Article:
Banding together to make music
October 17, 1980
By 1980 the capital city finally had a performing venue fit for music not made using guitars. It also had a fine symphony orchestra to go with it. That the serious music culture was the one thing about life in Springfield that improved in the era—probably because it was not a responsibility of government— was unexpected but no less welcome.
Alas, Springfield's orchestra got better as the economics of orchestras got worse. In 1993 the SSO was obliged to merge with a similar outfit in Bloomington-Normal—the two bands had shared players for years—to form the Illinois Symphony Orchestra.
On October 14, the Springfield Symphony Orchestra opened its thirty-second season, with performances of works by Grieg, Schumann, and Faure under the baton of guest conductor Kenneth Kiesler. This makes the SSO a cultural institution of longer standing than the Springfield Redbirds, City Day School, and the ’Nferno’s wet T-shirt contests. Of course, just about all cities in Illinois have orchestras, which are regarded as civic improvements like paved sidewalks. Springfield’s is a successful ensemble by all measures from performing skill to financial vigor, a success all the more unaccountable for its having taken place in a town where culture is as recent a fad as good government. Springfieldians who wouldn’t be seen at a ballet go to the SSO expressly in order to be seen.
Why? We may safely assume that not all the SSO’s faithful are music lovers; there is the usual complement of listeners who, even while listening to familiar staples like Brahms symphonies, carefully count the movements as listed on the program so they’ll know when to clap. The New York Times music critic Donal Henahan explains what he has called America’s “outbreak of orchestras” by suggesting that Americans find the symphony, with its ranks and files and militaristic chain of command, safer; says Henahan, “We Americans are more interested in organizing the arts into disciplined legions than in treating them as volatile forces in society.”
True enough; ask Vachel Lindsay. But local patriotism plays a part too. Henahan notes that certain orchestras—Chicago is one—have come to be used as antidotes for critics with poisoned reputations. In the sixty years that Springfield has had a permanent symphony, enthusiasm has waxed and waned, and it is perhaps significant that its most recent resurrection took place in 1948, during an era when Springfield was held up to the scorn of the readers of the Saturday Evening Post as being sophisticated only in its corruption.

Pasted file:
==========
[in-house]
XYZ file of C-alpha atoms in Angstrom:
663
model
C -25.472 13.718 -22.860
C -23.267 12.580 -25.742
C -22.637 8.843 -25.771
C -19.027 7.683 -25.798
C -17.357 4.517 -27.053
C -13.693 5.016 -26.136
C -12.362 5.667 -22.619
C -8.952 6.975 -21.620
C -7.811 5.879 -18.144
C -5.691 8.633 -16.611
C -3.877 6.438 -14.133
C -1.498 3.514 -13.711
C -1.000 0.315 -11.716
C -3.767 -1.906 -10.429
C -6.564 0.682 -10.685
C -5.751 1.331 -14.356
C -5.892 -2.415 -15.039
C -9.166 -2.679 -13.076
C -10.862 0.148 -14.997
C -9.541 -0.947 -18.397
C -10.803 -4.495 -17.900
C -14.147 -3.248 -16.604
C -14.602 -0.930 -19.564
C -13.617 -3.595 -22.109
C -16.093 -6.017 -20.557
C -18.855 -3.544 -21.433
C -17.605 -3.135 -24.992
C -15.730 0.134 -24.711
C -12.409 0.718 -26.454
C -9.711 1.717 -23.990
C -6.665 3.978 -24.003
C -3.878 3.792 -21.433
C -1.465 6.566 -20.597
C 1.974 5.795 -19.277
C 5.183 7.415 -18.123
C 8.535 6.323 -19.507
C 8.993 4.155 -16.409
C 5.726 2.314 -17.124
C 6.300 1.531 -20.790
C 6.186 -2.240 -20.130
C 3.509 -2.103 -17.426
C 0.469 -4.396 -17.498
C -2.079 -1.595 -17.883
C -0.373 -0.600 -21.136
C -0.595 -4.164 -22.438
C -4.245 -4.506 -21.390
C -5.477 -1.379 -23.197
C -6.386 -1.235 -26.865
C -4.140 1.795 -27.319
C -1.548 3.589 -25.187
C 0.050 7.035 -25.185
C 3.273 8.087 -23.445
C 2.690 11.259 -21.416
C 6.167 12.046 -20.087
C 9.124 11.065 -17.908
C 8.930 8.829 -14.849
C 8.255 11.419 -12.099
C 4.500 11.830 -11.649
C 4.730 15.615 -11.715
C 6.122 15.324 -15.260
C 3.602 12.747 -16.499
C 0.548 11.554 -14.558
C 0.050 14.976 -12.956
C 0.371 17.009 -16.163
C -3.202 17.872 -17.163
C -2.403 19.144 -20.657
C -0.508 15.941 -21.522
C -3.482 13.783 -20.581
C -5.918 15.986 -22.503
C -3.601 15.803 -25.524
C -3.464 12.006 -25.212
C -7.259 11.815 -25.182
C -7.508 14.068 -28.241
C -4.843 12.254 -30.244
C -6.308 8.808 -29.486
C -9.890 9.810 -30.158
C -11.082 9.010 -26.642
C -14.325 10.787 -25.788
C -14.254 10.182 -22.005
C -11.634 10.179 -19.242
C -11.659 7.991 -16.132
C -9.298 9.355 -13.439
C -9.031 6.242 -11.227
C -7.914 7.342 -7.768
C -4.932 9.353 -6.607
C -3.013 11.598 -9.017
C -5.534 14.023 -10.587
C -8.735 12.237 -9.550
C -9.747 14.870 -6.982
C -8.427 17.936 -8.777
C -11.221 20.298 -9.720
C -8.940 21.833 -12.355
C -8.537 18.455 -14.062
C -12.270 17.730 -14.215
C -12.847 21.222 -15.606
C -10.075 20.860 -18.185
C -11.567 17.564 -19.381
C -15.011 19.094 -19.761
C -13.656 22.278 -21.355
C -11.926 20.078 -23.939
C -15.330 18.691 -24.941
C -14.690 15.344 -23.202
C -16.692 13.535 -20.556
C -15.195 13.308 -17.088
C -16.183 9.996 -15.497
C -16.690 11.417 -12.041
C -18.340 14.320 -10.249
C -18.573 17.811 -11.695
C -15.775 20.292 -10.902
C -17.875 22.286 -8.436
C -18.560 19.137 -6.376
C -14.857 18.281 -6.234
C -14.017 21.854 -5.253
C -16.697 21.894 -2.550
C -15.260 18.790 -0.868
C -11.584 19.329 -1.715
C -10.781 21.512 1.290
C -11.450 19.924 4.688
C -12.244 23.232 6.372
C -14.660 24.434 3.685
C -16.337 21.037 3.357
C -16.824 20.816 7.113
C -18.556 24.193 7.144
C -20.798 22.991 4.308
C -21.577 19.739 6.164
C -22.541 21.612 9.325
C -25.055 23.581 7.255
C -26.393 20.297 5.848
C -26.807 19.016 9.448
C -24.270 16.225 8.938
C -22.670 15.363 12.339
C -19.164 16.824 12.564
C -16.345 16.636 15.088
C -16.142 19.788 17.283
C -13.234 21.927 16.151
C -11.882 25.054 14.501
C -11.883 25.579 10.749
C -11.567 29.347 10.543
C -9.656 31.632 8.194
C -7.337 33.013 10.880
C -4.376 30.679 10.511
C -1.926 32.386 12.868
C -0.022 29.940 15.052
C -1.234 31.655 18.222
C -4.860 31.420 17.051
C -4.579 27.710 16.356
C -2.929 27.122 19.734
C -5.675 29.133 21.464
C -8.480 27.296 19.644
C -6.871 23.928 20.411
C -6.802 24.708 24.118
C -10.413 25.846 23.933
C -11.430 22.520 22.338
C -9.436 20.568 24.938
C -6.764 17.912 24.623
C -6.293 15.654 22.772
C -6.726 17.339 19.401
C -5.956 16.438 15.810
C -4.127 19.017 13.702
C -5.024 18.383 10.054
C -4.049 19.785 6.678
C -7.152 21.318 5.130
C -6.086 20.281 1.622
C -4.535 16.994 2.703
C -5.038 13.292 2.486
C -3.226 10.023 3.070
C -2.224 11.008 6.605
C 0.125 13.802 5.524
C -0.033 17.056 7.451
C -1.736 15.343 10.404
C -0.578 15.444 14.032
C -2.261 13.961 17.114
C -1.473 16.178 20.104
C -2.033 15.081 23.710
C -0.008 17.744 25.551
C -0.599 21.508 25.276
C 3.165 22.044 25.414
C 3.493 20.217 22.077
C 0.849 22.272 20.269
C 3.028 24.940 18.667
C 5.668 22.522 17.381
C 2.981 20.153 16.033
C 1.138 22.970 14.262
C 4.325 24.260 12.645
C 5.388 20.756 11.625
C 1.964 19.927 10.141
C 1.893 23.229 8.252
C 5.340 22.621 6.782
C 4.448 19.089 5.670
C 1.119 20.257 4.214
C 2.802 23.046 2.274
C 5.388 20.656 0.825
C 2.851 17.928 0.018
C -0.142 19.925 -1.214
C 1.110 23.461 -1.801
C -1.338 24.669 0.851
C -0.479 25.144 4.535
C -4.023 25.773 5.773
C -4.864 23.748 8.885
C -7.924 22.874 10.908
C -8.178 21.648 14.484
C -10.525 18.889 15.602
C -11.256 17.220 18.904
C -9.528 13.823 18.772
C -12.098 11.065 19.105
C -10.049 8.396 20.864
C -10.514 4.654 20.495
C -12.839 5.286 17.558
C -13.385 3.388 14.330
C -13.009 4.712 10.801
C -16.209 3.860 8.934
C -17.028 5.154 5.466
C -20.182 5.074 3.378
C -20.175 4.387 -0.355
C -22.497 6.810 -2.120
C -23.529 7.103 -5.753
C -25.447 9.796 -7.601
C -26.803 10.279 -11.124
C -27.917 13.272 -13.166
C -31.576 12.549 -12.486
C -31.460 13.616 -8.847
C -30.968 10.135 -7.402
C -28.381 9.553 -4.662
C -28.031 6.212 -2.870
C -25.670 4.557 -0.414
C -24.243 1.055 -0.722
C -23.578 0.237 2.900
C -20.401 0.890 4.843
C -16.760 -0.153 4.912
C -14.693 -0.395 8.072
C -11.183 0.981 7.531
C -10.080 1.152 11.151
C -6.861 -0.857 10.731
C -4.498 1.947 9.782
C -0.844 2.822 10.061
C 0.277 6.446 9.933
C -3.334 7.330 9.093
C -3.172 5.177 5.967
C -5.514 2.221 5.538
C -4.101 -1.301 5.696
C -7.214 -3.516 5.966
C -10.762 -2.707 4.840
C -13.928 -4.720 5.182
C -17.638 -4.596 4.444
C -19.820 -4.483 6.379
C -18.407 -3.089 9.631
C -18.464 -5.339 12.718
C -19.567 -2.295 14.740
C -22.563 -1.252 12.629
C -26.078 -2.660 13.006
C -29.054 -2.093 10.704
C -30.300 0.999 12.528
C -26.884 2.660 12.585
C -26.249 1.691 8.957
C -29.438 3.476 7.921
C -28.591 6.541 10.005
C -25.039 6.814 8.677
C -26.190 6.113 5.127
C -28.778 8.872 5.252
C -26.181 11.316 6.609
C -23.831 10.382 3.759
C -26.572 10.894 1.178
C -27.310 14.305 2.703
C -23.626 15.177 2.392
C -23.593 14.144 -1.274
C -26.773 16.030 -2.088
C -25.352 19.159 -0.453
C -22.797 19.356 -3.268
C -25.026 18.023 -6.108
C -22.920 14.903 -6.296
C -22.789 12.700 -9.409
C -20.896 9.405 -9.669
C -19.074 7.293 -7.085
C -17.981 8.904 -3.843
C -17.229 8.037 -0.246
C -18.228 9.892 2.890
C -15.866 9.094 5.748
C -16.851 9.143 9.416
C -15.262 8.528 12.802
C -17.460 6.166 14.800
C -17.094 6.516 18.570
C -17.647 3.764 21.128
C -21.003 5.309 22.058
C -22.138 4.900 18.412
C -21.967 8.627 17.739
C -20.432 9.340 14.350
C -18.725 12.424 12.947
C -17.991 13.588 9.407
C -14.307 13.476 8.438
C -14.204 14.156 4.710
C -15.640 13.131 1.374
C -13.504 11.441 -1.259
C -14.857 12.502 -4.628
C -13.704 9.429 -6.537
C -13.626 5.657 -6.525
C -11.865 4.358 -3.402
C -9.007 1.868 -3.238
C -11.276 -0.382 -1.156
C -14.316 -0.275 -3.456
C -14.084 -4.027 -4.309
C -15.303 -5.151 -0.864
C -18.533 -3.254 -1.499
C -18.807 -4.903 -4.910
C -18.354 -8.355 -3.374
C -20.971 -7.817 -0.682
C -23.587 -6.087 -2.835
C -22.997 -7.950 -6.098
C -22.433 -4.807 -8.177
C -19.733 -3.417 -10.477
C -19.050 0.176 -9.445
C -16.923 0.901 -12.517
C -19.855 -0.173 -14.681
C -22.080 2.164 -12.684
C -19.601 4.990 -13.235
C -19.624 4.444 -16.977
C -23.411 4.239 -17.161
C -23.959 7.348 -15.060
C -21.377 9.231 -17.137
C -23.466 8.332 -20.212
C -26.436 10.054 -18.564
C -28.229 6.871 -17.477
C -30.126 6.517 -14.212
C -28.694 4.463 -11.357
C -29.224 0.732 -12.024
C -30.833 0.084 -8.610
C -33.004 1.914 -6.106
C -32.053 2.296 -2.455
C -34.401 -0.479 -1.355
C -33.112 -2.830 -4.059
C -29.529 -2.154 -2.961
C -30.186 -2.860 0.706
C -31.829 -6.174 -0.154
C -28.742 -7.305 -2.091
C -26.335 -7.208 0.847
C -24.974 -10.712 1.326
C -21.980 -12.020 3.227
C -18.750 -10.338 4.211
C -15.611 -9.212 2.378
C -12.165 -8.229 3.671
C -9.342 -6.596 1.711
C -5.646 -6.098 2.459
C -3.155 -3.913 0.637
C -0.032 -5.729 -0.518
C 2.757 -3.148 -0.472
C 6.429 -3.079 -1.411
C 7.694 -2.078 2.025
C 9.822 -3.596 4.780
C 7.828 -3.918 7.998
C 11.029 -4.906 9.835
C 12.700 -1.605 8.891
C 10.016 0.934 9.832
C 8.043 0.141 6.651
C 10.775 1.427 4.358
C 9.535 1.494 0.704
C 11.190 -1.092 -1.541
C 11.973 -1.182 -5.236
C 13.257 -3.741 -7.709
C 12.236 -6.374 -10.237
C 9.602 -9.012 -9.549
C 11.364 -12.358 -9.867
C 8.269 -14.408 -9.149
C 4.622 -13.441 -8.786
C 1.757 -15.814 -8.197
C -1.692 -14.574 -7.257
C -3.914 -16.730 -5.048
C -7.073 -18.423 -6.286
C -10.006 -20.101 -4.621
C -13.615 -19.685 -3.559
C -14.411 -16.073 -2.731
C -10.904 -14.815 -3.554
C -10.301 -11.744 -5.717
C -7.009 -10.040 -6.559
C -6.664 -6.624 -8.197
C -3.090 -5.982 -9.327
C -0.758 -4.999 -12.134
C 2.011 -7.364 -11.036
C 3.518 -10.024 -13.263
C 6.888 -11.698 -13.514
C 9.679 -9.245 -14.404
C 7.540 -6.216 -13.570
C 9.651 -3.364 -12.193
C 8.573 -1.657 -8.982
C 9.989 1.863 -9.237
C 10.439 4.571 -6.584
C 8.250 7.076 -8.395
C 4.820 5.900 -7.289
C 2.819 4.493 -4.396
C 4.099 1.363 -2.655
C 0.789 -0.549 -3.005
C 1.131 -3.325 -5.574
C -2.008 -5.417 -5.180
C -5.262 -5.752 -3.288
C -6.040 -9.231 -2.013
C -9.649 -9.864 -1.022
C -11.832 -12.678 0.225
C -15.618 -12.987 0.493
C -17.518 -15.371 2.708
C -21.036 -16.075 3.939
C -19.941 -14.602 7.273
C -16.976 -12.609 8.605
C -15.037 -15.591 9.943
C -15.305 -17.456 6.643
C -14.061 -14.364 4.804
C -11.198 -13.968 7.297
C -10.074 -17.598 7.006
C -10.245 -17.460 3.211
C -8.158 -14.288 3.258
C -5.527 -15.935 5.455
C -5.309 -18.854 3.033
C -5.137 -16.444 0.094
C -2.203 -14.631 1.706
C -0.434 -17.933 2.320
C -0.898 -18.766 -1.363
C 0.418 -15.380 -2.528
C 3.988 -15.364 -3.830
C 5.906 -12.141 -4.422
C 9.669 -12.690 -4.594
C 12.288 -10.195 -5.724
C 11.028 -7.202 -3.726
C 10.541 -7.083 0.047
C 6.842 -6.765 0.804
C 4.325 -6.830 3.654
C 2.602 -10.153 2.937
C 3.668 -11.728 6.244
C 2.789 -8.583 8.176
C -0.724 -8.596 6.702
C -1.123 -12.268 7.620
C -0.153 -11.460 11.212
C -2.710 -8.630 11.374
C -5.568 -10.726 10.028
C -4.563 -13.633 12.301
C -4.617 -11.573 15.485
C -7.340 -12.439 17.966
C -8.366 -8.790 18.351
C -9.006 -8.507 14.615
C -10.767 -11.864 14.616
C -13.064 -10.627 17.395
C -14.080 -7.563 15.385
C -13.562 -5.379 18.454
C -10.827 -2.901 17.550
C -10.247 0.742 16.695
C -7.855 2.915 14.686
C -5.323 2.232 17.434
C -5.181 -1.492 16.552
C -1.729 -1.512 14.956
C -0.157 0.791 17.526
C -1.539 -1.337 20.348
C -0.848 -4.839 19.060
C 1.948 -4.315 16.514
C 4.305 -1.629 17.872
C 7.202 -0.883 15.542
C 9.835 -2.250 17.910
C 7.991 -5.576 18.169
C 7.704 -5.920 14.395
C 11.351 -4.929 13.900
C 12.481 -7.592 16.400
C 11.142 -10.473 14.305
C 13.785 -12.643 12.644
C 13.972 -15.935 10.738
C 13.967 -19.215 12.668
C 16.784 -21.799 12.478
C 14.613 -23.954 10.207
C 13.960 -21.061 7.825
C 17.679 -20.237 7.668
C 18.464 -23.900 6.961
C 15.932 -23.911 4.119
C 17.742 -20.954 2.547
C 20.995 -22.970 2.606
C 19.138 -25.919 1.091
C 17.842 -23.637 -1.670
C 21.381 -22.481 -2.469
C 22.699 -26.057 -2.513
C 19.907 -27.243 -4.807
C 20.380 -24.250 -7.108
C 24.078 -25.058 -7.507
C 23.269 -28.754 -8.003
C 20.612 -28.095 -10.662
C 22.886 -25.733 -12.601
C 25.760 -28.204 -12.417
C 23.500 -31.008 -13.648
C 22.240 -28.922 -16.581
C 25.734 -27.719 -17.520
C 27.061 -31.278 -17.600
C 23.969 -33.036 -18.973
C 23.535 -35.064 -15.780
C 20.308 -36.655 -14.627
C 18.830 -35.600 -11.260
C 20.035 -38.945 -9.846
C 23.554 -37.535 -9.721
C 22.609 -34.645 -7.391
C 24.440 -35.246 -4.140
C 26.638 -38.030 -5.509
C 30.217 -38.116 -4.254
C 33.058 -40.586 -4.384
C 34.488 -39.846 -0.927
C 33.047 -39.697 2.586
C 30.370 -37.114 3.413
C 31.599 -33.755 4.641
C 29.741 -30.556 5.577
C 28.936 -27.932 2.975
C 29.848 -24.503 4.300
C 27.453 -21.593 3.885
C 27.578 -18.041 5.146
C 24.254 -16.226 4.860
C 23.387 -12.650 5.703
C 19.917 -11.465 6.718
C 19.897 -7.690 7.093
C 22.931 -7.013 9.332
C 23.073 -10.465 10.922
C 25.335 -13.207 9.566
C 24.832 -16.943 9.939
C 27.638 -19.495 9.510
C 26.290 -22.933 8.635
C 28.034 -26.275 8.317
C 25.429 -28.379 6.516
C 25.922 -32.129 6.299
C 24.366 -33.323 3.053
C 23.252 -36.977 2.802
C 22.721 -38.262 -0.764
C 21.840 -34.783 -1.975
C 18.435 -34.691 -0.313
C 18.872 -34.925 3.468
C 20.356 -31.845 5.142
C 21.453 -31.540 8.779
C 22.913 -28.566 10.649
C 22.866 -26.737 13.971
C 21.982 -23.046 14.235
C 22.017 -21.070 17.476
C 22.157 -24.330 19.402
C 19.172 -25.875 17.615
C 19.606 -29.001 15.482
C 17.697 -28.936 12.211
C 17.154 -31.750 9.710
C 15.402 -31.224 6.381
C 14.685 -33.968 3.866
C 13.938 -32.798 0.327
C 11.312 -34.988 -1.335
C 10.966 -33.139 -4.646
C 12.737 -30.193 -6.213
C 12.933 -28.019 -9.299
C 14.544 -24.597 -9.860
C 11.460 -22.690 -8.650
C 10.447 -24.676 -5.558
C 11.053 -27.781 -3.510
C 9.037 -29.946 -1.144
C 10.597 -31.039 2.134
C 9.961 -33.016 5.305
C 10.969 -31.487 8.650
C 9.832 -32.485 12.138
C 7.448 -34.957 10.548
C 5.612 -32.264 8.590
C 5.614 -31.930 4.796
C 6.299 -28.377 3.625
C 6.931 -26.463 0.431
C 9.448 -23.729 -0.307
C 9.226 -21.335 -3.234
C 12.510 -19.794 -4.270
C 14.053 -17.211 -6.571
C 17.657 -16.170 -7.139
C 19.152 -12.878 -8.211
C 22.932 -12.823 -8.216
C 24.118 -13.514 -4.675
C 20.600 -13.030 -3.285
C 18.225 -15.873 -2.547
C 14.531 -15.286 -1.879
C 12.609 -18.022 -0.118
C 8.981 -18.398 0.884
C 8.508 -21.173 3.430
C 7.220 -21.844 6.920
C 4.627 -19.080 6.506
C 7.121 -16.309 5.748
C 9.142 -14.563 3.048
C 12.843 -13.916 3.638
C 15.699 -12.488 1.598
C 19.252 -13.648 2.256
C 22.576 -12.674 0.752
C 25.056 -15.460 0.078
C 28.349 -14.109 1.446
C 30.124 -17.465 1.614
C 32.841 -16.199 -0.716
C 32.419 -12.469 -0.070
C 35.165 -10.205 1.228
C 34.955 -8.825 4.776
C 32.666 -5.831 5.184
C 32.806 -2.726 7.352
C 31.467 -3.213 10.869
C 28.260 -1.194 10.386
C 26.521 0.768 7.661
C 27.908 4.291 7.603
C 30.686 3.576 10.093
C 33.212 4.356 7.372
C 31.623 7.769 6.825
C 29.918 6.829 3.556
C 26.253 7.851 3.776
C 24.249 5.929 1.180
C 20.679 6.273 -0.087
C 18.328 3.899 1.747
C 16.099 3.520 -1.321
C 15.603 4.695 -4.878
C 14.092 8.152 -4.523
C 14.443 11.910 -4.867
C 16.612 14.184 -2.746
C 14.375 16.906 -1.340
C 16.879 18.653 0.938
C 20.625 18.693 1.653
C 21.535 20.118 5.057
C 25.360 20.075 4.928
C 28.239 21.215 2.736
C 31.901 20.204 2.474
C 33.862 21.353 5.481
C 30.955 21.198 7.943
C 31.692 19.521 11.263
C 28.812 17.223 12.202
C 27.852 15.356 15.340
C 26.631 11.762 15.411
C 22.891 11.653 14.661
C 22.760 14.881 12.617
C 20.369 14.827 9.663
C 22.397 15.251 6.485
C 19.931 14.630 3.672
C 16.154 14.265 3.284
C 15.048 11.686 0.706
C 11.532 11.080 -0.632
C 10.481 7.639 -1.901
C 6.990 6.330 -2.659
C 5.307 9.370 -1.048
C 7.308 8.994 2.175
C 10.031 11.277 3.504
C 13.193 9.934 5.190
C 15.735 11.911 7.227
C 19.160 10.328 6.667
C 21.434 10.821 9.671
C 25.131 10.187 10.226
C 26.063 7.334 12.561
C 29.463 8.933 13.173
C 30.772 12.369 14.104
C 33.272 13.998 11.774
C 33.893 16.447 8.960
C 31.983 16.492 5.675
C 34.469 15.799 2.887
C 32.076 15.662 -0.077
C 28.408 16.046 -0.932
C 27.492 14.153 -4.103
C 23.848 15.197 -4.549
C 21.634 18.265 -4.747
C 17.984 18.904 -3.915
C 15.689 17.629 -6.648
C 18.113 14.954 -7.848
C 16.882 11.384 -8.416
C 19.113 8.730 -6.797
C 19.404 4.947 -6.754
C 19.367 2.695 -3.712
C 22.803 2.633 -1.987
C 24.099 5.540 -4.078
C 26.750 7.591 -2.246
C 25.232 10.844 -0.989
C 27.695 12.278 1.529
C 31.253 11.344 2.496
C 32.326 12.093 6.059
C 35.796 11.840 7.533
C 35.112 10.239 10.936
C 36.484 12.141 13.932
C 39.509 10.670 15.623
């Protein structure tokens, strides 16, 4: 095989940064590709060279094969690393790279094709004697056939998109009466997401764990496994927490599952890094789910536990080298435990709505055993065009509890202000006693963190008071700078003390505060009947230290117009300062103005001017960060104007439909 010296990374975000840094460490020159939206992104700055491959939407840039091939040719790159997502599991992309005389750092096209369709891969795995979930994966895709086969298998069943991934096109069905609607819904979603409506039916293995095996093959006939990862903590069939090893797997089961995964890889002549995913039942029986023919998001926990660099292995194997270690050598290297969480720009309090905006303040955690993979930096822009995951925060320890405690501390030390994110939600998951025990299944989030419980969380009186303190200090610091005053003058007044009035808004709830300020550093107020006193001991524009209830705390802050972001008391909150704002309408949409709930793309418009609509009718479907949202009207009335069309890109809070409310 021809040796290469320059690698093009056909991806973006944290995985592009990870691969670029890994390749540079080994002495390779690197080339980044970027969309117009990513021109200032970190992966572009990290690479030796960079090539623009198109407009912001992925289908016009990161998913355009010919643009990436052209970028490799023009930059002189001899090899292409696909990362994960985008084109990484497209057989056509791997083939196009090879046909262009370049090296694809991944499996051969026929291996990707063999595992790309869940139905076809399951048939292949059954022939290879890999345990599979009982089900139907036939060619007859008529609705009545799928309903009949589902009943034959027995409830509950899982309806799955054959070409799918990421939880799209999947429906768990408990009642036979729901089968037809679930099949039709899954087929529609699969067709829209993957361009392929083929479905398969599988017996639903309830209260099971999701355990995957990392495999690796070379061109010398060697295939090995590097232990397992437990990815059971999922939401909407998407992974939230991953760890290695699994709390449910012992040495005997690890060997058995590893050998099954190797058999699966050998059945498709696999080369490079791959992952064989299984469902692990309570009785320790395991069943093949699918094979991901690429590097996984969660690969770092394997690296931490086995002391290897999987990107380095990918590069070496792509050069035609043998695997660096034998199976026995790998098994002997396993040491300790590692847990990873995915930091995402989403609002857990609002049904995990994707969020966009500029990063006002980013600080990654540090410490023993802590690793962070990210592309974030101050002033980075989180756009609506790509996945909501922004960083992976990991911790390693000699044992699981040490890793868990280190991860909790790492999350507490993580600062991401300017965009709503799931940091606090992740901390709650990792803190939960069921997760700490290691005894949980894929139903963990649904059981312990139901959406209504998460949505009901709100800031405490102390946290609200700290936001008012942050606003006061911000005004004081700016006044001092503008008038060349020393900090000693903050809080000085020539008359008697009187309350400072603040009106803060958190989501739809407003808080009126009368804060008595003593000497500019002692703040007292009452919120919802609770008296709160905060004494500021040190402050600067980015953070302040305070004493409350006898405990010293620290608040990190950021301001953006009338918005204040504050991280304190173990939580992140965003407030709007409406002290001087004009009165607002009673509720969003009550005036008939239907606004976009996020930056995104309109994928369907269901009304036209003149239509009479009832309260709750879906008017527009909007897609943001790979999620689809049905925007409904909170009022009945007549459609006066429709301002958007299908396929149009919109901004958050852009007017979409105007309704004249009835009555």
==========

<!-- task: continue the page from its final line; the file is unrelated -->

The links between Bach and the boosters in Springfield were close from the start. The old Springfield Civic Orchestra Association was founded in 1920; in 1924 organizers boasted that the local band was “recognized as the only orchestra of symphonic proportions of this size in the United States.” That claim sounds fishy to me, but it was this, rather than any claim to musical merit, that undergirded subsequent appeals for support. (Maybe there was a reason: A 1936 article lists the “distinguished features” of the group as “the faithfulness of the players, an ever present spirit of camaraderie and enthusiasm and mounting ambition in the performance of great works in music.” Not a word about whether they sounded good.) In 1928 for example, the orchestra’s acting president asked for business donations because the orchestra gave Springfield “unusual prestige in this field.” It was typical that the association formed to support the SCO was organized by the Chamber of Commerce.
The current Springfield Symphony Orchestra Association was formed in 1948. Things were rocky at first. One of the founders—a banker, and thus presumably an honest man—told me a few years ago that the orchestra’s first conductor was hired mainly because he was the only man in town who owned his own set of tails. The players were volunteers and the groups stuck to the standards; the first concert program ranged from the Baroque to the bathetic (Bach to “Showboat”) with an appearance by The Nutcracker in between. Serious music was a new experience for Springfield audiences. The press too; the Illinois State Journal told first-nighters that they would hear the Concerto No. 1 in B-flat Minor—but it forgot to tell them whose.
Light classics and tarted-up show tunes remained staples of the repertory for years, and still would were it not for the influence of conductor Harry Farbman, who has been able to get Springfield not only to swallow such exotic fare as Stravinsky and Mahler but even to like it a little. The size of the orchestra has increased, as has its budget (which reportedly is in the $70,000-a-year range) and its professional polish. It is not a community orchestra in the sense that, say, Belleville’s is, rather it is an expensive entertainment. But it has become good entertainment nonetheless.